The buzz on honey

This article was originally published in February 2013

Honey has been used as a food and medicine and revered for its healthful properties for thousands of years. Pythagoras called it “the nectar of the Gods” — and for good reason. It’s believed to ease coughs, promote digestion and have antimicrobial and antioxidant properties.

It’s a delicious, versatile sweetener, too. Add a small spoonful to tea, enrich a marinade or glaze for meat or fish, drizzle a bit over pancakes, or use in place of white sugar for baking. It adds rich flavor and moisture, so your baked goods stay fresh longer.

Local or organic?

PCC carries numerous local honeys. High Country Honey, Craic Honey and Guilmette’s Busy Bees honeys are from Washington. GloryBee honeys come from Washington, Oregon, Idaho and Montana. Oregon Growers honey comes from Oregon. (See Honey at PCC below.)

We also offer GloryBee’s honey from two cooperatives in Brazil because it’s certified organic (as well as fairly traded and truly raw). Brazil is one of the few countries with areas that are certifiable. Honey bees forage for miles around and for that reason, there’s no certifiably organic honey from any source in Washington state or any other source in the continental United States that we know of.

What is raw honey?

Truly raw honey isn’t heated at all or filtered, and contains more than 75 different compounds, including enzymes, minerals, vitamins, carbohydrates and organic acids. The enzymes in particular may help with digestion and reduce demands on the pancreas and other digestive organs.

Honey for allergies?

Honey often is touted as a natural way to treat hay fever symptoms. The theory is that by eating raw, unfiltered, unstrained honey that has been collected locally during the allergy season, you’ll be exposed to the culprit pollens in small doses and build immunity. But there’s no documented medical study that verifies the claim.

Honey at PCC

Honey Gardens Apiaries — “Our raw honey has little flecks of pollen, which help build immunity to get over allergies,” says Honey Gardens’ Todd Hardie. “It contains propolis, a natural antibiotic that studies show has antioxidant, anti-inflammatory, anti-cancer and liver-protecting properties.”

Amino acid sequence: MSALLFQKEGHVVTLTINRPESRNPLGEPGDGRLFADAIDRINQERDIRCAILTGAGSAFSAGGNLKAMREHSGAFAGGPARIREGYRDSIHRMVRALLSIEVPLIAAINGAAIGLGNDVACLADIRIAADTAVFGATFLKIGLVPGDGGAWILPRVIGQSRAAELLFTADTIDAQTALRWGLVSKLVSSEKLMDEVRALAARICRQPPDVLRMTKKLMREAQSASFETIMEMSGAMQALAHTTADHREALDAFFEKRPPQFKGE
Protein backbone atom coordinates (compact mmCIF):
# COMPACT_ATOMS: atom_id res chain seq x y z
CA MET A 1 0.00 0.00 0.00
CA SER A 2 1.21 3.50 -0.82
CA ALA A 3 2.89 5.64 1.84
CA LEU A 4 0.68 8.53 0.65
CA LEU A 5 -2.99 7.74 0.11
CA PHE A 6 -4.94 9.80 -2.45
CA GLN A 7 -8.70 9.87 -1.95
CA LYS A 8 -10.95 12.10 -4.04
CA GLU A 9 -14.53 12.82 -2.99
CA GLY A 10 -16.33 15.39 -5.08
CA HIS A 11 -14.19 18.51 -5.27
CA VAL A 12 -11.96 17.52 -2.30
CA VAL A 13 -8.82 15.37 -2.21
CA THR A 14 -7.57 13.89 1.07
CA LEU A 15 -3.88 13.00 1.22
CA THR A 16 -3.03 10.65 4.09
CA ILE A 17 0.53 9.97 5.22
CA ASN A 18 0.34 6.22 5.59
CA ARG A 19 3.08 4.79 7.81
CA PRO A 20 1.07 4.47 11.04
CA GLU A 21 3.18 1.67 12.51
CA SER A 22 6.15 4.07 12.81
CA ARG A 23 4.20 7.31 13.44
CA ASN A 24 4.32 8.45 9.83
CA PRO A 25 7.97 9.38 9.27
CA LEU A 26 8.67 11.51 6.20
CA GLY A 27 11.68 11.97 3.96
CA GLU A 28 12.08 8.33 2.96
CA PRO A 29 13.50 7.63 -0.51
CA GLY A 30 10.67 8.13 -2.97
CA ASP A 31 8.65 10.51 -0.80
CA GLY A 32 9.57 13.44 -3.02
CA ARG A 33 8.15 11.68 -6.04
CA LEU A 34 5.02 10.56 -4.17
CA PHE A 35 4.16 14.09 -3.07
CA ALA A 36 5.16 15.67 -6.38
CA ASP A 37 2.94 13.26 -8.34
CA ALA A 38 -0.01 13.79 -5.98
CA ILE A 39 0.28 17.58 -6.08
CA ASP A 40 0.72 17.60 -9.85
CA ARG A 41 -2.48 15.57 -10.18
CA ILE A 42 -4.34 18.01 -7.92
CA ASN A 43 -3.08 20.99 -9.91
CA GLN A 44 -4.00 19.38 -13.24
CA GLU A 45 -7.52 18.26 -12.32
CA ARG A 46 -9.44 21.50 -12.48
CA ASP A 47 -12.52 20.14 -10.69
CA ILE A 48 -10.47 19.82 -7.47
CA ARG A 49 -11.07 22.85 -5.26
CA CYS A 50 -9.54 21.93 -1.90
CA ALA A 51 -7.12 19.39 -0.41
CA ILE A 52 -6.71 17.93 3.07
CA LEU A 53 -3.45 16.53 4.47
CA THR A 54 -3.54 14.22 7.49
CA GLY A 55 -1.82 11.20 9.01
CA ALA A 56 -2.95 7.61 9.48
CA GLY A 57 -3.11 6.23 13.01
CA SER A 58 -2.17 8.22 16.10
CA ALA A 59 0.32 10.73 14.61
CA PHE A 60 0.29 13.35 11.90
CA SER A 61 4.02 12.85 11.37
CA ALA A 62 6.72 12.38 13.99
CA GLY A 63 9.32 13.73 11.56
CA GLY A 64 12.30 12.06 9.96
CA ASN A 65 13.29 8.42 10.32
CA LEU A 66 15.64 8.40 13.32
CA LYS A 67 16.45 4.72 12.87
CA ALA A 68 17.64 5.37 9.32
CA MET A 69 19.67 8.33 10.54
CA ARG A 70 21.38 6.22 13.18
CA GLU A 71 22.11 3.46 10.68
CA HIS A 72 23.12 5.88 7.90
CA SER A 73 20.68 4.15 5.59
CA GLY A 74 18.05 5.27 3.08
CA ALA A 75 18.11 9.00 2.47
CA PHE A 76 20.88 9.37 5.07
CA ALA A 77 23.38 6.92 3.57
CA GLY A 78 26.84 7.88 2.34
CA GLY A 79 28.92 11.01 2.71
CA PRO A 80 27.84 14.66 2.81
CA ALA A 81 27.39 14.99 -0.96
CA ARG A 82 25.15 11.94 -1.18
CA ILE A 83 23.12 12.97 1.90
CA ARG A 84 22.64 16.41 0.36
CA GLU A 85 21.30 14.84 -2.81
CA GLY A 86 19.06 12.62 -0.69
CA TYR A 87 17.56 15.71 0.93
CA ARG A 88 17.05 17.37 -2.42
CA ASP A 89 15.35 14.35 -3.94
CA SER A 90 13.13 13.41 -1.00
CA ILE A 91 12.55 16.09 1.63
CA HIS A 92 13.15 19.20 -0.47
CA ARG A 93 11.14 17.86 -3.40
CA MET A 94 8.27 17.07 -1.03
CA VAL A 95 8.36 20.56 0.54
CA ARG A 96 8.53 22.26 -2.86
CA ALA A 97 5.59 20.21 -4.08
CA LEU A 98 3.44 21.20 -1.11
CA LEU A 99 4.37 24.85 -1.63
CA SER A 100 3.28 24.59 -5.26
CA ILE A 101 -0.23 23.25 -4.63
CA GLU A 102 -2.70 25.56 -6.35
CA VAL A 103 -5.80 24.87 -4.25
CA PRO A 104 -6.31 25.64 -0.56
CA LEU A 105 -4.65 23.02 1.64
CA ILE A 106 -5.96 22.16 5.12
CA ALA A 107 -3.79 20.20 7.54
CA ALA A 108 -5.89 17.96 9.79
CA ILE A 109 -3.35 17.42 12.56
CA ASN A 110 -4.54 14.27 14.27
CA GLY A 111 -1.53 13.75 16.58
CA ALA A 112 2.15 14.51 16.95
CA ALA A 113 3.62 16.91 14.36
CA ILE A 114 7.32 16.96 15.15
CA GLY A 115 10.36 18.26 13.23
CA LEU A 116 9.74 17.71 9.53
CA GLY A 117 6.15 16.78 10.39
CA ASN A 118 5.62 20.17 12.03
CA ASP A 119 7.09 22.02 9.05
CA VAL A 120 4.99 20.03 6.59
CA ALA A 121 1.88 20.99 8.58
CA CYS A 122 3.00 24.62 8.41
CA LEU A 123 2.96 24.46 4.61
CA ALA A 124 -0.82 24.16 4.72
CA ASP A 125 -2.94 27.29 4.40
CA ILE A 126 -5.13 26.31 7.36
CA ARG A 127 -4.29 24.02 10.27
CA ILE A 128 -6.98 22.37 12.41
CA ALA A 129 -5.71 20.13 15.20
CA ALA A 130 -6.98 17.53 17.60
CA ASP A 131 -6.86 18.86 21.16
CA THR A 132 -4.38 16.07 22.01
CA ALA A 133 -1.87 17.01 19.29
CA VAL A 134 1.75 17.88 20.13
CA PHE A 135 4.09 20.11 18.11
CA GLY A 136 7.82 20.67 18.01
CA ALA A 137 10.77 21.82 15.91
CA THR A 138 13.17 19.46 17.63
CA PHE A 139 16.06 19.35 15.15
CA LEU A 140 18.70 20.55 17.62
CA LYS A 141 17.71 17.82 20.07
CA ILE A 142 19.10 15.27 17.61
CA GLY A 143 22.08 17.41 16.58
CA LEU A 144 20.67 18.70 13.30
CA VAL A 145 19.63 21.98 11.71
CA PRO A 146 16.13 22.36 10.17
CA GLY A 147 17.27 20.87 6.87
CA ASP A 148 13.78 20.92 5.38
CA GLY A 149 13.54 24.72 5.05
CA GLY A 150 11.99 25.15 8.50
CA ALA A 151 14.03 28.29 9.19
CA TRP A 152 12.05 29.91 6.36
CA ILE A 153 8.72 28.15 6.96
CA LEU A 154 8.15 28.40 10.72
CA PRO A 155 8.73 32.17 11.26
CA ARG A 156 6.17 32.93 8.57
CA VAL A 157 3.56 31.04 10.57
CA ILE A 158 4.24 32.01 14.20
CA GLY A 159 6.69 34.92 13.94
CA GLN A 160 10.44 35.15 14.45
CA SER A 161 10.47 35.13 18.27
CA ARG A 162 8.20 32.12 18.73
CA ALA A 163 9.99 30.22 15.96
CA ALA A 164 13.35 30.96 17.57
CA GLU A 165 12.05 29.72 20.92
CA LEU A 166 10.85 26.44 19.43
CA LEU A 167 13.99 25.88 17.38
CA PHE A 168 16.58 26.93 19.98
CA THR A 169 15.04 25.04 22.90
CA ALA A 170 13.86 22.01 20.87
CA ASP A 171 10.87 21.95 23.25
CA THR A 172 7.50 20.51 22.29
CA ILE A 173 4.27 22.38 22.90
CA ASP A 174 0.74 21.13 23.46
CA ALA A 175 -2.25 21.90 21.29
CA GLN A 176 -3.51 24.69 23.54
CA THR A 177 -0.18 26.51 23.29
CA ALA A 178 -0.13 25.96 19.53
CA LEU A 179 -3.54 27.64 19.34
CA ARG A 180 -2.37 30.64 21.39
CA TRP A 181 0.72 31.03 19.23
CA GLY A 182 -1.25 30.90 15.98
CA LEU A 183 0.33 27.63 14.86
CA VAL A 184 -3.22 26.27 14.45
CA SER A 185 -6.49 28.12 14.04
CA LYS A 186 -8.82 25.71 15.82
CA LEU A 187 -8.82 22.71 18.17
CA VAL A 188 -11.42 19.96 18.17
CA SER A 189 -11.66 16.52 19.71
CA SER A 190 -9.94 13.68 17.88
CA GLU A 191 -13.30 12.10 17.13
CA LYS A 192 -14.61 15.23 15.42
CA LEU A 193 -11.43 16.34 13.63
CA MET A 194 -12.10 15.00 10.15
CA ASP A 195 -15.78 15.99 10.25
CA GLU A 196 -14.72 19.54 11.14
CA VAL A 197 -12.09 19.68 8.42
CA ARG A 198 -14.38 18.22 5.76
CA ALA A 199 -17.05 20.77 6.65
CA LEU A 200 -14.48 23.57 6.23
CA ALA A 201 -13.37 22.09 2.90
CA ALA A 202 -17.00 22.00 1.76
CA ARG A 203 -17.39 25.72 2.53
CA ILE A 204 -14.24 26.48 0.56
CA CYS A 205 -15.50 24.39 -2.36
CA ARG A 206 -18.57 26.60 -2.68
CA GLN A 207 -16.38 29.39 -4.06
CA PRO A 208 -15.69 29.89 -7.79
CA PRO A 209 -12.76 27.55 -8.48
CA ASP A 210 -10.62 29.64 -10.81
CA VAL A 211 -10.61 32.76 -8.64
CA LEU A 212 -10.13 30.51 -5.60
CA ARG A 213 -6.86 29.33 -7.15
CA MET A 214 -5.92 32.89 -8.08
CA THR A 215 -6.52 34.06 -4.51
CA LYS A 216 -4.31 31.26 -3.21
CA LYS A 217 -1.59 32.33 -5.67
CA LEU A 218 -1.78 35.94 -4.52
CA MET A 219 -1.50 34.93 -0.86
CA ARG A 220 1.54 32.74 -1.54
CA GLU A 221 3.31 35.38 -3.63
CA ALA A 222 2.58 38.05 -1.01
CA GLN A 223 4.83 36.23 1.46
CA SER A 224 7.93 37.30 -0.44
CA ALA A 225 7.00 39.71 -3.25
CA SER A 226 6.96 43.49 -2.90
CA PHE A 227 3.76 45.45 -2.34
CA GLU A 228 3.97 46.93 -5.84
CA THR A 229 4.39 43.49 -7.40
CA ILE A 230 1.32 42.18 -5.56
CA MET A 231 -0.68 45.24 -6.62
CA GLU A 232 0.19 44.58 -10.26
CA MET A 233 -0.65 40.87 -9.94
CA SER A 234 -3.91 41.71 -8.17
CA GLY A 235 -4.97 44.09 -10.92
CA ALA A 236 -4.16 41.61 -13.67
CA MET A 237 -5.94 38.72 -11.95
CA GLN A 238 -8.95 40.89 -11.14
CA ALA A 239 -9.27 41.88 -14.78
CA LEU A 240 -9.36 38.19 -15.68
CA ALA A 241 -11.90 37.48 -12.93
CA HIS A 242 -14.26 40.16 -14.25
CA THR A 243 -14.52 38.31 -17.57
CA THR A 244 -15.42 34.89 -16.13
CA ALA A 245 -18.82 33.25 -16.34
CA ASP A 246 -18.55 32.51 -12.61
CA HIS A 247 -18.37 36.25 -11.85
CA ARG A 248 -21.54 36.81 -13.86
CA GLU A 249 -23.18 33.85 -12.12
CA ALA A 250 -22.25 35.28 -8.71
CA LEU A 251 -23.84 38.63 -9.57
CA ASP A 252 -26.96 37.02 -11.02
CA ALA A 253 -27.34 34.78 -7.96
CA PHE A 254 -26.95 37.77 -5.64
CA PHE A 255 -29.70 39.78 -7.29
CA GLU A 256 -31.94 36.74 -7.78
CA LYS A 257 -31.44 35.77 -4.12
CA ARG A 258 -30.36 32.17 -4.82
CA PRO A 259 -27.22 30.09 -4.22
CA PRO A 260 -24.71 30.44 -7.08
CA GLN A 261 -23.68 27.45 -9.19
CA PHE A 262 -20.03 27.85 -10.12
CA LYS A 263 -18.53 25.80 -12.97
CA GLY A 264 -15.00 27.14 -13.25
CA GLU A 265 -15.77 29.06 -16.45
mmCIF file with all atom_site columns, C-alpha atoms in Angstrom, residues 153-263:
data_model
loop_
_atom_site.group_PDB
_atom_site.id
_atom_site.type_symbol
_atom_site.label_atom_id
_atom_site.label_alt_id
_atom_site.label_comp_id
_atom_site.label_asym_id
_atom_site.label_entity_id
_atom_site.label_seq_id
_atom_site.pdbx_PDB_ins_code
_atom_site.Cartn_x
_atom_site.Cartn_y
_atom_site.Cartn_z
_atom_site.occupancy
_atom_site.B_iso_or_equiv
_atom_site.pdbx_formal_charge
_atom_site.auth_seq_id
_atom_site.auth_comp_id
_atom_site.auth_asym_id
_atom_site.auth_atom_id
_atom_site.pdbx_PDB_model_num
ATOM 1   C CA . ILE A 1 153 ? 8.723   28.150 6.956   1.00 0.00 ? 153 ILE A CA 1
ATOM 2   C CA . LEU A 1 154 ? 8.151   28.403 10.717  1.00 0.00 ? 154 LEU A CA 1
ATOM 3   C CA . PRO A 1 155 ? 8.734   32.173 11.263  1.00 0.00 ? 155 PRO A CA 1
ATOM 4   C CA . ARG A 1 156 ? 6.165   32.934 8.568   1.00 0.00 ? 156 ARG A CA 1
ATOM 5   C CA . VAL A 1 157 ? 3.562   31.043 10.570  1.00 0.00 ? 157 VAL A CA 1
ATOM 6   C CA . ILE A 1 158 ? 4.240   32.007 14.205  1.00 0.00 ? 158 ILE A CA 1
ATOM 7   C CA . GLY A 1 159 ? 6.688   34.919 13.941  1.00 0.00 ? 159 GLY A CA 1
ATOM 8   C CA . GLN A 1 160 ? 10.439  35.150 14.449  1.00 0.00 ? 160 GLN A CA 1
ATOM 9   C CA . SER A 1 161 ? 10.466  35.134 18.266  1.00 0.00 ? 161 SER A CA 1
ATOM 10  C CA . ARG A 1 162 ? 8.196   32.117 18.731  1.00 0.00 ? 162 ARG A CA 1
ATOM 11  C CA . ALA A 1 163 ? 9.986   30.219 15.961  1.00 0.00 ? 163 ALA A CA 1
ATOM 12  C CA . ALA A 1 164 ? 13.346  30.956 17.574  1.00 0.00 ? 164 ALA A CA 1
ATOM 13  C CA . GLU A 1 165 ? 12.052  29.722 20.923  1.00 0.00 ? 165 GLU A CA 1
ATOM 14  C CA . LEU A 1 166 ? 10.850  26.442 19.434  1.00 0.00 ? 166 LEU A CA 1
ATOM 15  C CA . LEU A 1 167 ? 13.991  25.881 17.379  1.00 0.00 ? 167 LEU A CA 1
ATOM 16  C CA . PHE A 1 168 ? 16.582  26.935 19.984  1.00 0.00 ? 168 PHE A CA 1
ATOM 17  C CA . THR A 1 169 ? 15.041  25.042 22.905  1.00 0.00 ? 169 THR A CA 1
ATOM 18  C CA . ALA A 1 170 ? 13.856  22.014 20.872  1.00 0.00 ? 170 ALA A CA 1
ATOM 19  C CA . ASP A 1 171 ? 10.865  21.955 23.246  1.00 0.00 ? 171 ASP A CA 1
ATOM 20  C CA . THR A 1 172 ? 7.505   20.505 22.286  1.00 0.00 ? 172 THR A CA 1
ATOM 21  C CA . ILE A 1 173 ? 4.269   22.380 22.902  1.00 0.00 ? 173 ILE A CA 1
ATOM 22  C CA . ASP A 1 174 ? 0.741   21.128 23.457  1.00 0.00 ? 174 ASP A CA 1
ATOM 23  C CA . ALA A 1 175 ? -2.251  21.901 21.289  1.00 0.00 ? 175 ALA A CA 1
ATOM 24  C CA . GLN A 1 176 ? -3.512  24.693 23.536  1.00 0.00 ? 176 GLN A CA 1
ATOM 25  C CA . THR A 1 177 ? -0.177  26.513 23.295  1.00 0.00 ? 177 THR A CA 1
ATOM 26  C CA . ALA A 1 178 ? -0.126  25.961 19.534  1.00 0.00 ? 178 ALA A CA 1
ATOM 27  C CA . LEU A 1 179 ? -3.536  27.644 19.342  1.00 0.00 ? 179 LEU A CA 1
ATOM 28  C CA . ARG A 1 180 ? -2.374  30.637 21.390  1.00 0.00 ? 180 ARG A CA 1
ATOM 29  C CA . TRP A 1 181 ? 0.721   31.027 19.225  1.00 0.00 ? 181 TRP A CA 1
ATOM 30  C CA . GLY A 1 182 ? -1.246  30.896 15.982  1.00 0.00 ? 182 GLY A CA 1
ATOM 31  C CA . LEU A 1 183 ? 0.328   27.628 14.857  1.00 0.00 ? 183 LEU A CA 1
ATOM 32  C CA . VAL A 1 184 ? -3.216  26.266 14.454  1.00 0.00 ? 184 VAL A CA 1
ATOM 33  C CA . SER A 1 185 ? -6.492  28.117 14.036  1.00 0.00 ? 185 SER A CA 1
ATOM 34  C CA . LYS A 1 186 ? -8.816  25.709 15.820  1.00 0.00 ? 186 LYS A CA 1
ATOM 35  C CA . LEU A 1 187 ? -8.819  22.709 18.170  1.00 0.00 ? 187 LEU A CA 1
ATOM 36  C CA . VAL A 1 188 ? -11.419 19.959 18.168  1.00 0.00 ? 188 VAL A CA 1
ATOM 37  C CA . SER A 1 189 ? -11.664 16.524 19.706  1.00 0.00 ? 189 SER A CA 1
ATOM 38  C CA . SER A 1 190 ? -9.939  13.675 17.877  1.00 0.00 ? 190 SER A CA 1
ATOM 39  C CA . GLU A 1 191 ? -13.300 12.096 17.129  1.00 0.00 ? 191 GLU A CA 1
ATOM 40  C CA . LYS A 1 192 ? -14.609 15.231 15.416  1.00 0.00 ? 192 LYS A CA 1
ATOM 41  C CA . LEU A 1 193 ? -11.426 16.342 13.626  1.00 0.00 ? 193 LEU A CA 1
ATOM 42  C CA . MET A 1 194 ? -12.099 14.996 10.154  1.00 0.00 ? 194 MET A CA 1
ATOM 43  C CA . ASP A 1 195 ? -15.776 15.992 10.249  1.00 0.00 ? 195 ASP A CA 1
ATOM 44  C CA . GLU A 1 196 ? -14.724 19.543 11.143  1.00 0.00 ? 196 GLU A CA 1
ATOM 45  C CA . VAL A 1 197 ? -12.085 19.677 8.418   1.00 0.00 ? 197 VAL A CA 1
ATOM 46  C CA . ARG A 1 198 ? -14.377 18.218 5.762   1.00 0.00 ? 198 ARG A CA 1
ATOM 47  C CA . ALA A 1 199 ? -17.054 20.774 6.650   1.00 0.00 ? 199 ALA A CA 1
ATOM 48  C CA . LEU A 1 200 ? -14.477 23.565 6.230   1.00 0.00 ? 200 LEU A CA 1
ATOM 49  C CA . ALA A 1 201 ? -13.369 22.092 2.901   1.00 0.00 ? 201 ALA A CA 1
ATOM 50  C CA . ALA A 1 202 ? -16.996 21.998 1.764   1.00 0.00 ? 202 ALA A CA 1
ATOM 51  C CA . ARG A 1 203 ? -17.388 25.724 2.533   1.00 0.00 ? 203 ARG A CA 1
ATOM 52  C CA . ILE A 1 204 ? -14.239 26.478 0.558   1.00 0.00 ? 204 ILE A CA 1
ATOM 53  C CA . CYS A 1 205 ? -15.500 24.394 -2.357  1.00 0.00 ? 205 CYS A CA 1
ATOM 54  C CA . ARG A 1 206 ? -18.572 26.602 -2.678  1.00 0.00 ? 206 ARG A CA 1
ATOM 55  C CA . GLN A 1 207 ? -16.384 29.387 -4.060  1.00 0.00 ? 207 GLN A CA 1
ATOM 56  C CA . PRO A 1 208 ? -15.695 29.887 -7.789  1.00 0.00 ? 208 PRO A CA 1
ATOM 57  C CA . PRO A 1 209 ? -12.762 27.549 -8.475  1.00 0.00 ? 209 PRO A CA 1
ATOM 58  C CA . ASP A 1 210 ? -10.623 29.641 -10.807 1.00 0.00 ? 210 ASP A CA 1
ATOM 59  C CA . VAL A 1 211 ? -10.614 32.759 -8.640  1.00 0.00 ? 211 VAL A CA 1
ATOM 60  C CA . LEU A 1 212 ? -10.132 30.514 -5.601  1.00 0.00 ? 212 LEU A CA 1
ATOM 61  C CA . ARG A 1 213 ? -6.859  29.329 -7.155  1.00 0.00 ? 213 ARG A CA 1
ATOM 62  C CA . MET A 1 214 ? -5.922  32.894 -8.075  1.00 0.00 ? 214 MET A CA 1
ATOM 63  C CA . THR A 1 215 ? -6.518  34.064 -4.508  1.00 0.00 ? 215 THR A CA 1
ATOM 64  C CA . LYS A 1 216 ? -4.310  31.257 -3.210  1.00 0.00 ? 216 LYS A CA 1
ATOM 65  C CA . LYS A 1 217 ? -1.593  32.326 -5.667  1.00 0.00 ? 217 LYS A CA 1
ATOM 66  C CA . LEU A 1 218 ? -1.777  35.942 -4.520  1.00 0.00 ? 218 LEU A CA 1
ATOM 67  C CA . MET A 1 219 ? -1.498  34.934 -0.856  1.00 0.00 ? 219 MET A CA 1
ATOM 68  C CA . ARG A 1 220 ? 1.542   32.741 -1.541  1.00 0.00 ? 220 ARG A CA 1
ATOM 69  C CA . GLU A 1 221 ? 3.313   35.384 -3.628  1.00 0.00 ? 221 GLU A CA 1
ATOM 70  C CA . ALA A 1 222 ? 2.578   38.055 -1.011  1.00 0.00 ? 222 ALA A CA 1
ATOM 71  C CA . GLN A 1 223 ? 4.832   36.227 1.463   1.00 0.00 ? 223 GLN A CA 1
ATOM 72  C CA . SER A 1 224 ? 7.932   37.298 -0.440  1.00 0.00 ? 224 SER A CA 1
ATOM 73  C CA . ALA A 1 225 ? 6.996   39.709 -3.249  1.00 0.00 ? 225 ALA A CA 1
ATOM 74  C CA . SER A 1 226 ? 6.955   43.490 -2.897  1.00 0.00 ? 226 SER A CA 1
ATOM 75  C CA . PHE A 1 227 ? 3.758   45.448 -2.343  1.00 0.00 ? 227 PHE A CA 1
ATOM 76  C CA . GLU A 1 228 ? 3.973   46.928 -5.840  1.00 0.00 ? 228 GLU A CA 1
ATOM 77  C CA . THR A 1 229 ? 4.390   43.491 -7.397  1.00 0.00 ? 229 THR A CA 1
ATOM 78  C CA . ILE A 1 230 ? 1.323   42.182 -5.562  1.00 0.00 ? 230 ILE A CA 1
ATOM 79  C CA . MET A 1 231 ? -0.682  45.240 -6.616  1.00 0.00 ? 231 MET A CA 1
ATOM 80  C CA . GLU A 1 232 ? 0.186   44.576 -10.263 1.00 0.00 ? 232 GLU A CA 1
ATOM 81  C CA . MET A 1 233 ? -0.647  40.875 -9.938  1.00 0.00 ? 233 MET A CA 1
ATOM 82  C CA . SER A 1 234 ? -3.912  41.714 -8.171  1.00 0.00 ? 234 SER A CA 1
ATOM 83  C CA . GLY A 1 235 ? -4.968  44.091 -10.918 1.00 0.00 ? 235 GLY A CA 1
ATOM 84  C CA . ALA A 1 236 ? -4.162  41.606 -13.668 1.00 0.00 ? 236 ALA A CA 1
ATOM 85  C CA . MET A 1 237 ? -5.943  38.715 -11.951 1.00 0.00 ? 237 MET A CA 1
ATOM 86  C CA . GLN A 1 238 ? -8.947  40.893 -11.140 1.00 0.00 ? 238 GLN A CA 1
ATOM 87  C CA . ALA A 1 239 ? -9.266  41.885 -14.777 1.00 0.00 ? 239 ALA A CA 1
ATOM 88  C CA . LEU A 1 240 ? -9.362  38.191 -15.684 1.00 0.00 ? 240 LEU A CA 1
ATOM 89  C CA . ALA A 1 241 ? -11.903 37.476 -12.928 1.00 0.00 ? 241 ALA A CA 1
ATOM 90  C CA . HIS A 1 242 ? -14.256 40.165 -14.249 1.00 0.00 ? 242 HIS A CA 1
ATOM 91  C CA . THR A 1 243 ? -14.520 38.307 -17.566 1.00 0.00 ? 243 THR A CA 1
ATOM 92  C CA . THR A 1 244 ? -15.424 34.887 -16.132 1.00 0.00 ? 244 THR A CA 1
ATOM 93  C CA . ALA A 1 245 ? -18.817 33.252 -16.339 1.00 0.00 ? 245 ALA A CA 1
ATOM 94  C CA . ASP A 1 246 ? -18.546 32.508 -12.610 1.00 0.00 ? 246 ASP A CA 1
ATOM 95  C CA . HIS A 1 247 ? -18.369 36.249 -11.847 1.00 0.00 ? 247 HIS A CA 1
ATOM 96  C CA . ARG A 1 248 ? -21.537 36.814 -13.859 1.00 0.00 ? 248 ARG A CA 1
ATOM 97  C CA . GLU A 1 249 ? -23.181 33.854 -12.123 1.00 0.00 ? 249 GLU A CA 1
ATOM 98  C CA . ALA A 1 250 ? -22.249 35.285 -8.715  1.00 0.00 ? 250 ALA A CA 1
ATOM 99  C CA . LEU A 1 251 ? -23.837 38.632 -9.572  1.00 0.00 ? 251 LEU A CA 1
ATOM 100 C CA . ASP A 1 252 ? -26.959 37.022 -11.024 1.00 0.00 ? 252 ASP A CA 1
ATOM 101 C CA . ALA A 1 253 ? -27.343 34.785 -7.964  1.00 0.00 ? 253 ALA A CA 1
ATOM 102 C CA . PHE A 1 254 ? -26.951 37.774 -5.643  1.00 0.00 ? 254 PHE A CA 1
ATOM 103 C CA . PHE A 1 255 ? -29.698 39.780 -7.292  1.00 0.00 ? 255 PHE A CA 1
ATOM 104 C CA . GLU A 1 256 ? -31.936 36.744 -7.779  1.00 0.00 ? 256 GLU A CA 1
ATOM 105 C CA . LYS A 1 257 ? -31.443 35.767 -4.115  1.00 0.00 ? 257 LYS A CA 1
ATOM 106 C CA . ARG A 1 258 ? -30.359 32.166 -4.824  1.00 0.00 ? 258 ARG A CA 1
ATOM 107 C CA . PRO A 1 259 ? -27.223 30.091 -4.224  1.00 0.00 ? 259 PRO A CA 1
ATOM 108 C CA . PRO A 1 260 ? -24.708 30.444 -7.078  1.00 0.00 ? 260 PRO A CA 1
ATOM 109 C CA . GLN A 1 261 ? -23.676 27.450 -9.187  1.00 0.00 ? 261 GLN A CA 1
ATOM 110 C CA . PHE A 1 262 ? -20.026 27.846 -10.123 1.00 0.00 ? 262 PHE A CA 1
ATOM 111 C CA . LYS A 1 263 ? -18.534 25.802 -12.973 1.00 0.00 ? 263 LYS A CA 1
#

GloryBee Honey — GloryBee makes light-colored, raw honeys in blueberry and blackberry patches in the Northwest, as well as Mountain Wildflower honey, which is dark and rich and beloved by bakers for its distinctive flavor and aroma. GloryBee’s raw buckwheat honey is exceptionally dark and robust in flavor. It’s often used medicinally, to warm and soothe a dry, scratchy throat.

Pri Manuka Honey — Produced in New Zealand and Australia from the nectar of the manuka tree, this strongly flavored honey is said to have antibacterial and healing properties. Use as a spread or add to tea, or take a couple teaspoonfuls before meals to aid the digestive system.

Guilmette’s Busy Bees — Skip Guilmette has been selling honey from his hives in Everson, Wash. (near Bellingham) for years. Choose wildflower or creamed honey.

Craic Honey — Raw honey in pint jars from a small, family operation near Yakima, Wash. Mint and raspberries are the floral sources, rendering a honey that’s fairly dark with a full, robust flavor.

High Country Honey — This honey from Mount Vernon, Wash. is strained, not filtered, leaving all the pollen intact. Choose blackberry or wildflower, in 16- or 44-ounce jars.

Oregon Growers & Shippers — Raw wildflower honey made from the nectar collected from wild blossoms in the Columbia River Gorge.

Honey in bulk — Need just a half a cup of honey for a recipe? PCC sells GloryBee’s Northwest clover honey in bulk, so you can get just as little or as much as you need. It’s a light honey good for everyday use and is much more economical than buying a jar.

Also in this issue

Letters to the editor, February 2013

Farmers support GMO labeling, Support Non-GMO Verified, PCC donation, and more

GMO labeling updates

At press time, Washington's U.S. Sens. Patty Murray and Maria Cantwell had just announced they're sponsoring federal legislation to label genetically engineered (GE) salmon and other GE foods.

News bites, February 2013

Four states consider GE labels, Acidification harming local shellfish, Antibiotic-resistant pork, and more